Although these rulings may appear to contradict each other, there does appear to be reasoning for it. The Panel, in China – Raw Materials, ruled that there was never any intention for Article XX to apply to paragraph 11.3 of China’s Accession Protocol. The Panel stated that this was because ‘no such language is found in Paragraph 11.3 of China’s Accession Protocol.’ In coming to their conclusion, the Panel issued the following:

The wording and the context of Paragraph 11.3 precludes the possibility for China to invoke the defence of Article XX of the GATT 1994 for violations of obligations contained in Paragraph 11.3 of China’s Accession Protocol… To allow such exceptions to justify a violation when no exception was apparently envisaged or provided for, would change the content and alter the careful balance achieved in the negotiation of China’s Accession Protocol… [undermining] the predictability and legal security of the international trading system.

This was corroborated by the Appellate Body. According to them, there is no basis in the Accession Protocol to allow the application of Article XX. The reasoning for this was because China was obliged to eliminate export duties solely from its Accession Protocol and not from the GATT. The Appellate Body therefore found it reasonable to assume that if there had been a common intention, by the way of textual language included in Paragraph 11.3, the outcome may have been very different.

It has been suggested that this approach is too restrictive and one scholar has criticised the ‘narrow textualist approach’ by stating that the silence should be seen as a further means of interpretation. However, to counter this, some scholars believe that the Panel were correct not to allow Article XX to apply to Paragraph 11.3 and that it is ‘unequivocally unavailable as a defence… [because it] does not even reference a single article in GATT’. One compelling argument is centred on the idea that denial of China’s right to invoke Article XX creates a ‘huge imbalance of rights and obligations… [raising] serious constitutional issue[s]. The general importance of the non-applicability finding in China – Raw Materials has also been noted, and could result in other cases citing environmental protection exceptions instead.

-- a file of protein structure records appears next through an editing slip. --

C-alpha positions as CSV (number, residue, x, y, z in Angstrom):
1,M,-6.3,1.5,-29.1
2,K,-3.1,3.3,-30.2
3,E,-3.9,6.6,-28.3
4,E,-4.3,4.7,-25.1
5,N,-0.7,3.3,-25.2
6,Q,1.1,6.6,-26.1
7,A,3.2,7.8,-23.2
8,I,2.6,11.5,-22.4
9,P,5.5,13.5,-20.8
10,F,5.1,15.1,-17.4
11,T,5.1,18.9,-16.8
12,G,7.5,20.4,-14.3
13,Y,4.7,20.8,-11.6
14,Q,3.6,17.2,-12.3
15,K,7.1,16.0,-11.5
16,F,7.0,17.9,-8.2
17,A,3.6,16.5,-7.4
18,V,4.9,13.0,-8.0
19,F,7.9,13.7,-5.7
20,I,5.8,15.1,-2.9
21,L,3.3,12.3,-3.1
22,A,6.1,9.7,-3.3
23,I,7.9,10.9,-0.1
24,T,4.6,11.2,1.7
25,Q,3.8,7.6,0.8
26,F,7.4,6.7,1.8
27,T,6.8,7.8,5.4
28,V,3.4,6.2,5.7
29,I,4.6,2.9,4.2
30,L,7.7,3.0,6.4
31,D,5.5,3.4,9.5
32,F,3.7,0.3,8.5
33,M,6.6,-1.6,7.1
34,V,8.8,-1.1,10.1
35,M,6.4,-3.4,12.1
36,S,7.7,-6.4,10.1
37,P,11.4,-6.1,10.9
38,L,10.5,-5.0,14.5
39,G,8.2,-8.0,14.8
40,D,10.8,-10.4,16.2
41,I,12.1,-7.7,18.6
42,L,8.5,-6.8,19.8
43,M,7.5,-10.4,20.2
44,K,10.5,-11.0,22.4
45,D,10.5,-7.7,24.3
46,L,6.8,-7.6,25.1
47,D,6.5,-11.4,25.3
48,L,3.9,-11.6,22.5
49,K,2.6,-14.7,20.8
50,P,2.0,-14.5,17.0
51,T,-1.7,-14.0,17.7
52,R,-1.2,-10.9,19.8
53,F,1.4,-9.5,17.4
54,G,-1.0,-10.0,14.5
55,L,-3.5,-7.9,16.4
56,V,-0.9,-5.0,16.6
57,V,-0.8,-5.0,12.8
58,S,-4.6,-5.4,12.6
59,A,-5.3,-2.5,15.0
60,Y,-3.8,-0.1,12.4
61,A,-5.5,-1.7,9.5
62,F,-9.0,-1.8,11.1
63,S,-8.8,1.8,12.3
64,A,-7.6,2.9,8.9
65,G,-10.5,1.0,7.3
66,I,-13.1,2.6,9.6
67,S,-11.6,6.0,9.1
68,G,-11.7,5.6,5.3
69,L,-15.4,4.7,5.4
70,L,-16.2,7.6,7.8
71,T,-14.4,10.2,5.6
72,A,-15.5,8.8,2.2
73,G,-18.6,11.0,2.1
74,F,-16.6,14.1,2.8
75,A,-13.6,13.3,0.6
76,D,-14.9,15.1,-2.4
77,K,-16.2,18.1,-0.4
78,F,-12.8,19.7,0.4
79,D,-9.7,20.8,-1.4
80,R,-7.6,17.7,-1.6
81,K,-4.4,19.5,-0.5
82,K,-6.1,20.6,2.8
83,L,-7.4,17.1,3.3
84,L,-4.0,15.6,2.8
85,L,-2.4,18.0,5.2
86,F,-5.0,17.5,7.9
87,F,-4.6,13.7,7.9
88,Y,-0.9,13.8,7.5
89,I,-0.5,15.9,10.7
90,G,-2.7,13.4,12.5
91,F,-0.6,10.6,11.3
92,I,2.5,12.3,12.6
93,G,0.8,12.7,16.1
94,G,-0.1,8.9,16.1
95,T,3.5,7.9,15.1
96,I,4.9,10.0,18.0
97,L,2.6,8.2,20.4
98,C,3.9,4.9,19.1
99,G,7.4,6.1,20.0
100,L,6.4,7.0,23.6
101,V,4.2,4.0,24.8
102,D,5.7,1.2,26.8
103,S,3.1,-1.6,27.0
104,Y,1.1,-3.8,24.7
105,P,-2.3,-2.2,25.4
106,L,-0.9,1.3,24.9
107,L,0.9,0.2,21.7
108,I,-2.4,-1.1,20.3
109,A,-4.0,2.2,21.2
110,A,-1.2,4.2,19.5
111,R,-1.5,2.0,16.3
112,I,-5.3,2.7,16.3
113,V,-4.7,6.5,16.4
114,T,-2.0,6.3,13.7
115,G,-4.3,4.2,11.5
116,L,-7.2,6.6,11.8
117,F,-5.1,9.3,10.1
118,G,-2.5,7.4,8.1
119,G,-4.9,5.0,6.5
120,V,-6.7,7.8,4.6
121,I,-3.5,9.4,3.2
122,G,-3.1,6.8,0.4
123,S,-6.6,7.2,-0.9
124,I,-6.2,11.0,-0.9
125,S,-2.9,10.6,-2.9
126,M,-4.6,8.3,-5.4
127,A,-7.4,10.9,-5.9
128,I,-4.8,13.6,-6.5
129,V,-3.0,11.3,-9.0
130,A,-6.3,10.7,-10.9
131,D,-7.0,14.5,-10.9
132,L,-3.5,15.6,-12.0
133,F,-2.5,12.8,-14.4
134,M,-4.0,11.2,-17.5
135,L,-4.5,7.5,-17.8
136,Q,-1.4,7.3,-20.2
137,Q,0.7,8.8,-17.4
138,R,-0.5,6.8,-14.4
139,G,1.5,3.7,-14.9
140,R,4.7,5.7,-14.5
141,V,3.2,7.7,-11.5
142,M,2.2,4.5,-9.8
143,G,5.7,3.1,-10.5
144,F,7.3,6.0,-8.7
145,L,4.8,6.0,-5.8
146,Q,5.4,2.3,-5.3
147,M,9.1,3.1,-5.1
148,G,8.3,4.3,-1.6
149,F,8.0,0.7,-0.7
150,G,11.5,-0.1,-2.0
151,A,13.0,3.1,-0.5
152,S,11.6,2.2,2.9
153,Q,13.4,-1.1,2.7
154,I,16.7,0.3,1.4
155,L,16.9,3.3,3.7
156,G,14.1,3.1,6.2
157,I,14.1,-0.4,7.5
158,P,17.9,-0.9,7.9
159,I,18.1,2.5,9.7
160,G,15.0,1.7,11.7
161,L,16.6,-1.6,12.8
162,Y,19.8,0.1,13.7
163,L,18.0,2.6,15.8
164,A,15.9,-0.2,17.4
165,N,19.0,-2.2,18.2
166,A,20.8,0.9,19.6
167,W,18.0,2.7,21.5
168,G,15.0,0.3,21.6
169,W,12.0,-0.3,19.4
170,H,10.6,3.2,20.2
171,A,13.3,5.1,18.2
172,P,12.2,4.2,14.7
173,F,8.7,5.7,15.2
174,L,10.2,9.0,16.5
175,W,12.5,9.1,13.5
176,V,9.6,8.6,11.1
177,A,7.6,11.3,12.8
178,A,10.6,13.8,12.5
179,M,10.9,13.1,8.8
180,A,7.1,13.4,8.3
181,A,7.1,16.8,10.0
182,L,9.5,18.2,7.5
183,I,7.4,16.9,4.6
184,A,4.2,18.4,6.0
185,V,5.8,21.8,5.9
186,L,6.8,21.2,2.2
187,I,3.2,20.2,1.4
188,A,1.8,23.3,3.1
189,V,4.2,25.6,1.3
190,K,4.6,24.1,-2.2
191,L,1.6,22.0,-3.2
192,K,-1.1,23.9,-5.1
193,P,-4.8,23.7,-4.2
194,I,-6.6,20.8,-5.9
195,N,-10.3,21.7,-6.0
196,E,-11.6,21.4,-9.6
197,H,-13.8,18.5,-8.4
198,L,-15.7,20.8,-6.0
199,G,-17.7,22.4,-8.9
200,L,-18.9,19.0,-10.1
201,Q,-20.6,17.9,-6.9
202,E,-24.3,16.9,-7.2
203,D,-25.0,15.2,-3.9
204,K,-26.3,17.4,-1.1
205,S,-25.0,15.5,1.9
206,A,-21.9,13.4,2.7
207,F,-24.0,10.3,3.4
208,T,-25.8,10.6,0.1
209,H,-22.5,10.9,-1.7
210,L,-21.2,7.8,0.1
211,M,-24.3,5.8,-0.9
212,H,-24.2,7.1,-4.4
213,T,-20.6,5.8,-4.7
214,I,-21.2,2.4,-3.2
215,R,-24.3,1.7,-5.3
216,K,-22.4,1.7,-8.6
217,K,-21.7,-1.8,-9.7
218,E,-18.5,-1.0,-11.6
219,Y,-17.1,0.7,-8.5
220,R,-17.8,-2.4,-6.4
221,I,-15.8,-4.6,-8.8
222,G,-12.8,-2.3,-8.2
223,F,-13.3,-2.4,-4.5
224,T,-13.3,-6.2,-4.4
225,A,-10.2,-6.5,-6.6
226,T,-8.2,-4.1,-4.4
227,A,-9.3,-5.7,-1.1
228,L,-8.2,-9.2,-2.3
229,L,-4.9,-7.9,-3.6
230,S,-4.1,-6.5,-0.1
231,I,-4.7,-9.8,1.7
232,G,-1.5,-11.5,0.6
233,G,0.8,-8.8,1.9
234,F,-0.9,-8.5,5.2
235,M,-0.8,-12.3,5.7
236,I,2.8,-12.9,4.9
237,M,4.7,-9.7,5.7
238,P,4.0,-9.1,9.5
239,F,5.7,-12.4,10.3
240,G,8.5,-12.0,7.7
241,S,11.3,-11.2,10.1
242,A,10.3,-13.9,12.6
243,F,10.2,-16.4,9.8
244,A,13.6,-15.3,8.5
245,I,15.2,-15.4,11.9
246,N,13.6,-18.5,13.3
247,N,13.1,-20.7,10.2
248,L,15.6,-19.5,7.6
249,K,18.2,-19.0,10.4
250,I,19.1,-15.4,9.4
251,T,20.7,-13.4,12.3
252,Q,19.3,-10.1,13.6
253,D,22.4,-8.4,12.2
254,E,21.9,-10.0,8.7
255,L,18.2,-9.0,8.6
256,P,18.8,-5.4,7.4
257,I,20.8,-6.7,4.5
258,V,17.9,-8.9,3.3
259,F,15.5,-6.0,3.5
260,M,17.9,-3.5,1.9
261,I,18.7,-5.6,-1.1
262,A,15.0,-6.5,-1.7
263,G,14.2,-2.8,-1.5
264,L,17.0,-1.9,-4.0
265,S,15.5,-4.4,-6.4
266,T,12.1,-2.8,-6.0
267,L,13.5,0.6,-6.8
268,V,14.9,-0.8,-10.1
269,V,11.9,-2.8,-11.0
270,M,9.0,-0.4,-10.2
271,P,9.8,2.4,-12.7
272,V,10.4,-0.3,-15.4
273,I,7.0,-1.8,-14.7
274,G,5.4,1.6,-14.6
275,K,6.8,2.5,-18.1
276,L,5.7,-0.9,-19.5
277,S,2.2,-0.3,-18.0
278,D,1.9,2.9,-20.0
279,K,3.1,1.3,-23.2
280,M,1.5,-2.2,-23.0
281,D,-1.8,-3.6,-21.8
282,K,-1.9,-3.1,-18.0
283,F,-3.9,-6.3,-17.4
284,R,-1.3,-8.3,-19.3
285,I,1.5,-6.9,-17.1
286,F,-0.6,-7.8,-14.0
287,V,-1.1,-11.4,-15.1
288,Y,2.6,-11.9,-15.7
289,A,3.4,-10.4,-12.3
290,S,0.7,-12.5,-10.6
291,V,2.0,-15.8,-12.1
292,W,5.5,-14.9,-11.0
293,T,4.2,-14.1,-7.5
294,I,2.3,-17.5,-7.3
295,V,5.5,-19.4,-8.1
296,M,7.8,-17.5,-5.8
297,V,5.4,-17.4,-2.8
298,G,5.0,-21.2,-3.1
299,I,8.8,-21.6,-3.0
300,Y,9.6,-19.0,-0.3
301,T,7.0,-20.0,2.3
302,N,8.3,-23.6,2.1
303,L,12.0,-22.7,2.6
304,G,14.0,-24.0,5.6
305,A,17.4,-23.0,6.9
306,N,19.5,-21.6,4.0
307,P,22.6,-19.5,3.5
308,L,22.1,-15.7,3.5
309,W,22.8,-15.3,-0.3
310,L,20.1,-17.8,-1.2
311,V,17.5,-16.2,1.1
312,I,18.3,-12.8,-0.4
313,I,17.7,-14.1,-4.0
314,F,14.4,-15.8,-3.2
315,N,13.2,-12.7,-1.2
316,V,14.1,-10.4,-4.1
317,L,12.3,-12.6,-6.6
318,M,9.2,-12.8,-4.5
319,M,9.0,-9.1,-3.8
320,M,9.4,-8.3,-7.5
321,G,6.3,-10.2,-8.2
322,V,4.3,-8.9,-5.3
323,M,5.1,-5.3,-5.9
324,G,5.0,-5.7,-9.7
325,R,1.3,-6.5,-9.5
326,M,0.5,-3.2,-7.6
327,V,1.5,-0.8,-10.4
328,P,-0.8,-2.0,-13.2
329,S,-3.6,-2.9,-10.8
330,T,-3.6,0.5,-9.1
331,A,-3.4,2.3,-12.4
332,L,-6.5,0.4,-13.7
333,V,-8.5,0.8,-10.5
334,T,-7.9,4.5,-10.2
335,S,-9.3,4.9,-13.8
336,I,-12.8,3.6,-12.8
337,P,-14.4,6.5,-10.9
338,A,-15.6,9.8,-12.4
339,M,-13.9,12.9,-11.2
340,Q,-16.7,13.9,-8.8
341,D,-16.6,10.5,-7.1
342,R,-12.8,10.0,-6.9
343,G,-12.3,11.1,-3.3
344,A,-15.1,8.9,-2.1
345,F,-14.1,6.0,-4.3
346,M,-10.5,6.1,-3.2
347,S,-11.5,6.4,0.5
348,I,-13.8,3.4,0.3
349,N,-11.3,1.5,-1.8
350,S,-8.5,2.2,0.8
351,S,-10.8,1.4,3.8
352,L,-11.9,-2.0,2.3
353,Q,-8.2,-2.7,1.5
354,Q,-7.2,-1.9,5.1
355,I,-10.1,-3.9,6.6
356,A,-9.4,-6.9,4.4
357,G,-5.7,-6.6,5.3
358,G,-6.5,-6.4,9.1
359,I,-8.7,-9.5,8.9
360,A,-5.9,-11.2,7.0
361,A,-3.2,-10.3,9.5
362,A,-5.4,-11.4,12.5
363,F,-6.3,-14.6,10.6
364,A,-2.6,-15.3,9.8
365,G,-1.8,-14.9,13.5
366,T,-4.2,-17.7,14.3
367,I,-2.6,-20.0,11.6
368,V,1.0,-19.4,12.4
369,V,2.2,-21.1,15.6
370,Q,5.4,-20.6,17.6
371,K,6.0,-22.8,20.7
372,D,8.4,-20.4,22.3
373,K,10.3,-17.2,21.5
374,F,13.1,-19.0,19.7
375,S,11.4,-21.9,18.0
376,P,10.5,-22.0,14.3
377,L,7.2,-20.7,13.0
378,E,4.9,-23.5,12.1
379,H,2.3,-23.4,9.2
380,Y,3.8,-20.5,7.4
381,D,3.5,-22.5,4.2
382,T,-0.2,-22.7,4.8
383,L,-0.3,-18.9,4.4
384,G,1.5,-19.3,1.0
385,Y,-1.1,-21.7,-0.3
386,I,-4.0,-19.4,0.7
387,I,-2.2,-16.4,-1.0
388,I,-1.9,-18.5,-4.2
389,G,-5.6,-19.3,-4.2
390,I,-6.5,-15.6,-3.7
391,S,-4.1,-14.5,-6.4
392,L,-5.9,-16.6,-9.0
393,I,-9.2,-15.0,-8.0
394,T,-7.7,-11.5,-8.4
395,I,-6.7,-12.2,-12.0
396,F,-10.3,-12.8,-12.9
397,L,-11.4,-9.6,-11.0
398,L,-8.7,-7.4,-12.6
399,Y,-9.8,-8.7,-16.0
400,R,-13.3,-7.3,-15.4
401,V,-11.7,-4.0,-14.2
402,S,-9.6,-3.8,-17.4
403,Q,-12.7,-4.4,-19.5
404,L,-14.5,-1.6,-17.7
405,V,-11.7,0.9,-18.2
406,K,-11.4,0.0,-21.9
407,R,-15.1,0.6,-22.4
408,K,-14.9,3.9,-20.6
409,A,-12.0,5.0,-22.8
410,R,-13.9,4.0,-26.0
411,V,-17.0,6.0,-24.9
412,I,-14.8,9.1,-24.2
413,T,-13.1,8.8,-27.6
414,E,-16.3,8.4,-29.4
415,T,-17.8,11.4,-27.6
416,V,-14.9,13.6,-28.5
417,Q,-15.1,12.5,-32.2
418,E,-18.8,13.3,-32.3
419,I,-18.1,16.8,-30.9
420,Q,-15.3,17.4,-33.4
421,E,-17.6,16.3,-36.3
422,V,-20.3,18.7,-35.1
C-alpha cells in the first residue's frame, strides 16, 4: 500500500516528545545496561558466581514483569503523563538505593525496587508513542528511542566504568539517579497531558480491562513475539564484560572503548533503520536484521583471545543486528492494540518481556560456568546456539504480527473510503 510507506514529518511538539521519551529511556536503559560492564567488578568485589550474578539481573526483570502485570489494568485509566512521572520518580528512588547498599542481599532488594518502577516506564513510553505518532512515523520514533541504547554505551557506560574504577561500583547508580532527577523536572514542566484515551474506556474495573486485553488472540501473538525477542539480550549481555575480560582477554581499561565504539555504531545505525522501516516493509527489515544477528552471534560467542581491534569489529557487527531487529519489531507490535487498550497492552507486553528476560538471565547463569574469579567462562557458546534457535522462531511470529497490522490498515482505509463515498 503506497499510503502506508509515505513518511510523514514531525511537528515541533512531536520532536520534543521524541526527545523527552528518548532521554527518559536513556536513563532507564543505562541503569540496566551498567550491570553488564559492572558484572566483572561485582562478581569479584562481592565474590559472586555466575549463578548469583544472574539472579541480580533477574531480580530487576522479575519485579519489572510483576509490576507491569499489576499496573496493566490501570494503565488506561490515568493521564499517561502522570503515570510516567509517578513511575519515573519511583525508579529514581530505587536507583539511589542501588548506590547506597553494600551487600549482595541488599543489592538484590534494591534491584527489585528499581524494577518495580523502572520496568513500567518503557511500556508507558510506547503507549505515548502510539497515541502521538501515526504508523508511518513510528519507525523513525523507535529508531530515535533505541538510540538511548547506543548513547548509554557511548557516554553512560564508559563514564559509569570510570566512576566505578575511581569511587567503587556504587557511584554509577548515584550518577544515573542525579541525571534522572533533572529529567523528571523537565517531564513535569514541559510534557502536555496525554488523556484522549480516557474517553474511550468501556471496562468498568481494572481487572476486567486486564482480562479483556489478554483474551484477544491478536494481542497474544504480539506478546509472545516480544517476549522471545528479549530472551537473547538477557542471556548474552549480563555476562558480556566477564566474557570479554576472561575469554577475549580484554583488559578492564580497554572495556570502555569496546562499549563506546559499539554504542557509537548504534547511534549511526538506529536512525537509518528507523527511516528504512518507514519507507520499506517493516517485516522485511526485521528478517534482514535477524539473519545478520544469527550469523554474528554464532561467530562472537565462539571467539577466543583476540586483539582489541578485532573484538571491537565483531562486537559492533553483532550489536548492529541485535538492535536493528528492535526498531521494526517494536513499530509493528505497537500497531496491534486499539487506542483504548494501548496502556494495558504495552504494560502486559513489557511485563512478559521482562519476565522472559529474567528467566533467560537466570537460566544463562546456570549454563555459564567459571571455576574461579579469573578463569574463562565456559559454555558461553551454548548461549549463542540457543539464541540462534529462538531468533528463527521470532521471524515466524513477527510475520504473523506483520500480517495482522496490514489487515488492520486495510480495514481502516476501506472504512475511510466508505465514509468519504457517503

The Appellate Body’s analysis in China – Publications and Audiovisual Products causes problems for the interpretation of China – Raw Materials later on. Professor Guan WenWei of City University of Hong Kong, has displayed in her article that the Appellate Body’s analysis is ‘logically problematic and unreasonable.’ Some commentators have gone as far to say that because there is no obligation to make an express reference to the GATT thus makes the comparison between Paragraph 5.1 and 11.3 ‘unreasonable… and unacceptable’. There is also a potential pitfall arising from the comparison between the two: new members to the WTO would perhaps struggle to invoke Article XX, should they accept similarly ambiguous language, even though their measures meet acceptable policy goals. Nevertheless, it is without doubt that the Appellate Body has ‘created a major, internationalist precedent’ in China – Raw Materials. When China – Raw Materials and China – Publications and Audiovisual Products are coupled together, resulting in different outcomes, it became apparent that the Appellate Body had no intention to formulate a relationship between the GATT and other WTO agreements: they remain, arguably, to an extent, completely disinterested.

Using Article XX outside of the GATT

China – Publications and Audiovisual Products was the first time that the Appellate Body gave judgement on whether or not Article XX is available outside the context of the GATT. It could be argued that by not allowing a wider application outside of the GATT, the Appellate Body is contradicting their previous attempts to harmoniously interpret all agreements within the WTO as a whole. Nevertheless, despite Article XX not applying in China – Raw Materials, this is not to say that the WTO does not acknowledge its previous rulings and stated that ‘[the] WTO Agreement, as a whole, [is there to] to reflect the balance struck between WTO members between trade and non-trade related concerns’. It is important to note, however, that the Appellate Body acknowledged that solely because a balance is present does not necessarily give them ‘specific guidance on… whether Article XX… is applicable… [to] China’s Accession Protocol’.